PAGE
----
I “Don’t Swing It Like I Used To”
For those that have experienced it, homework after twenty-one is very different from the late-night, Redbull-fueled rushes of younger days. Ninety percent of my work for #ds106 was done between the hours of ten o’clock PM and four o’clock AM this week. As it stands, I already function on caffeine and cheap sugar, but this first week of assignments has maxed-out my capability to stay conscious. My wife, Meg, has been very supportive of my effort to participate in the class, but I feel like I need to change my work schedule to accommodate instead of trying to do both at full speed. I was worried when I read Dr. Polack’s fair warning, and I now understand what she meant about this class being hard to pull-off while doing a full-time job. My cat has been enjoying the extra late-night cuddles on the couch while I work on assignments, but Meg is beginning to miss my evening company.
Creativity, Served Daily
Any given week of summer, my imagination is usually engaged in designing walls, laying-out plumbing, or scheming electrical circuits. Refocusing my off-season brain to digital story telling was rough, but the Daily Creates helped to ease the adjustment. The first Daily Create I worked on was Monday’s cypher problem. I instantly recognized the given message as letters and symbols represented by their hex values from the ascii table, so decoding was a breeze. My cipher was similar but involved translation by a multi-letter key dependent on letter position in the input string. Tuesday’s picture-puzzle served as a good warm-up for my computer-art skills. I had never heard of Bitmoji until I began the Daily Create for Thursday; seeing that many cartoon-me’s on one screen was amusing. The Daily Creates were enjoyable and often quick, yielding rewarding products that encouraged me during this first week.
I cannot wait for the next photoblitz. While taking that many photos in such quick succession didn’t leave much room for “getting the perfect shot,” the exercise in finding a “pretty-good shot” in a short amount of time for each prompt forced me to think more creatively about what pictures I needed to take. Combined with the provided photo tips, the blitz was an excellent learning experience.
The pet makeover assignment was a joy to work on. My cat, Dina, would make the best master if our world was like the one described in my post.
World Building, a Real Task
Two hundred and fifty-six pixels may fit in an area smaller than my fingernail, but they can tell stories to fill an imagination. I am most proud of my response to the pixel-painting assignment for the creativity involved in imagining the world and the choice I made in telling the story.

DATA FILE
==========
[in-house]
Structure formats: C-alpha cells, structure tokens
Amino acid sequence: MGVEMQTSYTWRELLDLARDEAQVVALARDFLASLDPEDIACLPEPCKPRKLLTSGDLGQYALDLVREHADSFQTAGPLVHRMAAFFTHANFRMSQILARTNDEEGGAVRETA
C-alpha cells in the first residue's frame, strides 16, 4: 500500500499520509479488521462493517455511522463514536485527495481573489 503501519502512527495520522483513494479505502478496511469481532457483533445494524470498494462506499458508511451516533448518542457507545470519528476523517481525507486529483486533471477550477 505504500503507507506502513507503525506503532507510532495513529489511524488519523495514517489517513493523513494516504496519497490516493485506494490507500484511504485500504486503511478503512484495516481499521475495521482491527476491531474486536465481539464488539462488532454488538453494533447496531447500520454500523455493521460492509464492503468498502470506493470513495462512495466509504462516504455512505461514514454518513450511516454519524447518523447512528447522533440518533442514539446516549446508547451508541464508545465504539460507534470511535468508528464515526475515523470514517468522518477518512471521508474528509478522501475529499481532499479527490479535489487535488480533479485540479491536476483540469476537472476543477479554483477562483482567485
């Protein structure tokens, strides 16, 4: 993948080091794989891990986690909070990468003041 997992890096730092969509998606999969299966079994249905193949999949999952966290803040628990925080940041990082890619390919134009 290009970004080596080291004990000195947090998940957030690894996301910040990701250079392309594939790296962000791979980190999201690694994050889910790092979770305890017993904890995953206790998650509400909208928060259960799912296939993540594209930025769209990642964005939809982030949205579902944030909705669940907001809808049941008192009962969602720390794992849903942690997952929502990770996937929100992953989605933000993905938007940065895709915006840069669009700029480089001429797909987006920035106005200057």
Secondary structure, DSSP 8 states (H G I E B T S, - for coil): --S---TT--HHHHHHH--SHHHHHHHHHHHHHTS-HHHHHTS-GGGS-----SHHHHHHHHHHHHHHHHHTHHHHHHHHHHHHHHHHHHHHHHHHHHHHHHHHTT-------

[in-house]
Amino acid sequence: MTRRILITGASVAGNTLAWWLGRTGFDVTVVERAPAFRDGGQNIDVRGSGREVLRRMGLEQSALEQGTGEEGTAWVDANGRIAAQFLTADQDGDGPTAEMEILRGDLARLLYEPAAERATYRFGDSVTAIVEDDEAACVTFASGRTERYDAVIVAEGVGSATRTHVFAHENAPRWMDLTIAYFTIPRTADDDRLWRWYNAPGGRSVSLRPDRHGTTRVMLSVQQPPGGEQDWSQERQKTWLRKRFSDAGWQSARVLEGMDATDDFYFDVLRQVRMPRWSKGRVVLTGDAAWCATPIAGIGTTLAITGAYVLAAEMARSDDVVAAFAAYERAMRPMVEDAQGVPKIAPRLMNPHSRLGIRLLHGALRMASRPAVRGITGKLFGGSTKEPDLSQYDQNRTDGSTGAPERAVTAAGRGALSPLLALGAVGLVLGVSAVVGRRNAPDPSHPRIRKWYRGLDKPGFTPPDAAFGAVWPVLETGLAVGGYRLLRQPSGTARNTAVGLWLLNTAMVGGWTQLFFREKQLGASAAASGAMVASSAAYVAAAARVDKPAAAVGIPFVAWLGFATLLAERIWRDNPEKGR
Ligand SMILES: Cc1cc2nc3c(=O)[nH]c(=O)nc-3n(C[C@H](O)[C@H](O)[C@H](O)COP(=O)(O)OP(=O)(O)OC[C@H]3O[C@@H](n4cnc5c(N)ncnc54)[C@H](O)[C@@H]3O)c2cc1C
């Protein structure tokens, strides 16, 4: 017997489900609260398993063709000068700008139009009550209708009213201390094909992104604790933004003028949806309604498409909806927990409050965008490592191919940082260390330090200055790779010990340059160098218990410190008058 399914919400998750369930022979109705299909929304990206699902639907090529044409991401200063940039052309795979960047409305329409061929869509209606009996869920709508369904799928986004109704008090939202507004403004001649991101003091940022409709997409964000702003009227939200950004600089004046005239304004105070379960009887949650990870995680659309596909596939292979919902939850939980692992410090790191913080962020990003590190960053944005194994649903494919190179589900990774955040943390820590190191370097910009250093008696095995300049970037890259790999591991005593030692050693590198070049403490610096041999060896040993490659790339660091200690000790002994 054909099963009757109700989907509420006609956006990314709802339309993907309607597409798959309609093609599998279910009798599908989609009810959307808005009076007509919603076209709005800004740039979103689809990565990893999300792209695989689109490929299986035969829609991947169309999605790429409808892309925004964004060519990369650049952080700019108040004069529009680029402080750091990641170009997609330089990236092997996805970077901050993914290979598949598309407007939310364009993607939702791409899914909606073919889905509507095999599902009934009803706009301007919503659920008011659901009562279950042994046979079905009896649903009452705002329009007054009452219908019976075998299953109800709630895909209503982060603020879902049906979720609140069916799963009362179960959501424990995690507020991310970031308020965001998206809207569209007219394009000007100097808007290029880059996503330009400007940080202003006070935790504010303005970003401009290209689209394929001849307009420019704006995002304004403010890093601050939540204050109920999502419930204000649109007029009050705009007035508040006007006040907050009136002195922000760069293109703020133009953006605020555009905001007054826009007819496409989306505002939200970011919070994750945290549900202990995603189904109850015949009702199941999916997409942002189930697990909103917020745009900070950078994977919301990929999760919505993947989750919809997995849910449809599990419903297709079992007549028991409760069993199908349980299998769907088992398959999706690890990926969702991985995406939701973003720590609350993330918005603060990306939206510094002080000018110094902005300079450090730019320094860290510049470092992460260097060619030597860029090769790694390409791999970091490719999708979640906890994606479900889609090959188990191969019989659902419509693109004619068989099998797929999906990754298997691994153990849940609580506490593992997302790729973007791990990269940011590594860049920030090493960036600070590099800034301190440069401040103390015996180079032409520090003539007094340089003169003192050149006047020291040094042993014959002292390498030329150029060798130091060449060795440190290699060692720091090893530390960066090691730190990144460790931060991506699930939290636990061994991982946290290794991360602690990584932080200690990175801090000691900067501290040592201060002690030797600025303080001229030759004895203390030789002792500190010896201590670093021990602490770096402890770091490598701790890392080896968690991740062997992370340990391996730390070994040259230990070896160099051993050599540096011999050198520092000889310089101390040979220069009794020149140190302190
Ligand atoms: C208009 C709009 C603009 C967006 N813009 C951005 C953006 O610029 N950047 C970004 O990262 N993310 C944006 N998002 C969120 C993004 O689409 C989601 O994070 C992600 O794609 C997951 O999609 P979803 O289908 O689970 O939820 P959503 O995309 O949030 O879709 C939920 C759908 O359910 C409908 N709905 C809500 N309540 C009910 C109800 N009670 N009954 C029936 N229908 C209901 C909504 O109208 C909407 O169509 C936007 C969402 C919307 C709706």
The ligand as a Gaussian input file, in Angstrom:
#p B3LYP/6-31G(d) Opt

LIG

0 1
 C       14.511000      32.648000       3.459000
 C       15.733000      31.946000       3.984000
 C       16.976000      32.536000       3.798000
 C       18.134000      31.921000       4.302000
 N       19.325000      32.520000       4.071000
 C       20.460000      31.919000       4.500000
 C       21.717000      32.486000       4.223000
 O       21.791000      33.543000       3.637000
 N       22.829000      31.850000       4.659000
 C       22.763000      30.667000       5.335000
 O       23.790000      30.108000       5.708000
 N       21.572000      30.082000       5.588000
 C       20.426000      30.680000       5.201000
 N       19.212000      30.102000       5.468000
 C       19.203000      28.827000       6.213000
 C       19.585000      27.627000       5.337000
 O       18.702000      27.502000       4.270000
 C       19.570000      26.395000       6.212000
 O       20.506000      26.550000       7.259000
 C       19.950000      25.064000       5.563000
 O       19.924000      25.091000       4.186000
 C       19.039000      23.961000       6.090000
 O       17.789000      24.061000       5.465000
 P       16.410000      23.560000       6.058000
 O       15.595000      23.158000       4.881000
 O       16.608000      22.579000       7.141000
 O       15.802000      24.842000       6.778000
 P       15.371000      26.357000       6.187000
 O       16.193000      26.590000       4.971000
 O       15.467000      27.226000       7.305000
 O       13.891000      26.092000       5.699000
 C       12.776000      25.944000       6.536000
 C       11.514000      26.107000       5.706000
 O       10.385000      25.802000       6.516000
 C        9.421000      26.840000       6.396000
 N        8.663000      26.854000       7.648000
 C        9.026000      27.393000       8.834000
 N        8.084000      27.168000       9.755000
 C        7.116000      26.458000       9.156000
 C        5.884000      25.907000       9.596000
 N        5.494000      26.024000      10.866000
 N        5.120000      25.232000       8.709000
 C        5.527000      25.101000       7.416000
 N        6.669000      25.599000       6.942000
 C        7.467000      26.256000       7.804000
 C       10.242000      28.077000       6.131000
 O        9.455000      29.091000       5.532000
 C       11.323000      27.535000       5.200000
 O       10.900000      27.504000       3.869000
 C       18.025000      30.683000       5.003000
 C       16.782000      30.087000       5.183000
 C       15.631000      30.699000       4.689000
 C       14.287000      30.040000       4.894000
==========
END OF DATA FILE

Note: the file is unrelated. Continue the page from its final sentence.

My Cinderfella picture was mechanically the simplest task I completed all week; clicking individual pixels is not the most difficult task. Designing the picture was more involved, with much color-changing and squinting to find the best pixel combinations. I felt like the pixel painter at times, zoomed all-the-way in and spilling my thoughts onto the canvas one pixel at a time.
By far though, the most difficult part of that assignment was imagining the story that the picture would finally tell. Meg gave me the inspiration for the story: reverse gender Cinderalla, espionage, a rock that creates permanent blue stains, and a pair gloves to hide the stains instead of glass slippers. I started drawing the picture, imagining the plot of the story as I went: Peter waiting for the evening to take his illuminum sample from the mine, Margery organizing a special company picnic with hopes of catching the spy, and the moment she recognizes Peter’s glove as the same one that covered the hand of the man that saved her from falling down a mine-shaft after she pursued him during his escape from the vault–all these scenes danced though my mind as I pushed myself to find the meaning in those little square dots.
In the end, I chose not to write one scene for the text accompanying my picture. While I wanted to share the plot and background with my readers, I wanted them to take the picture and imagine the rest for themselves. Even though I have not envisioned what the daily life of a typical Zethustran miner looks like, I know that it is hard and that miners are not always looked upon with respect. In the story, the stepfamily treats Peter poorly, in large part because of the profession they forced him into. The well-dressed man insinuates that Peter’s life is only valuable if Peter becomes a spy. These plot elements contribute to the notion that miners are considered a lower class. There are many other interpretations of Cinderella-stories, like The Lunar Chronicles series, that take readers beyond the original tale and captivate imaginations. My interpretation is but a coloring book, structured and waiting for others give it their own choice of colors.
The Road Ahead
I bought a wide-angle-and macro-lens kit for my iPhone; the kit works far better than I thought it would. The wide-angle makes a great difference, and I am looking forward to snapping more pictures with it. Also, I hope to go walking in the woods next week to find nature shots; the woods are plentiful at my place and have lots of wildlife, so the venture should have a good chance of success.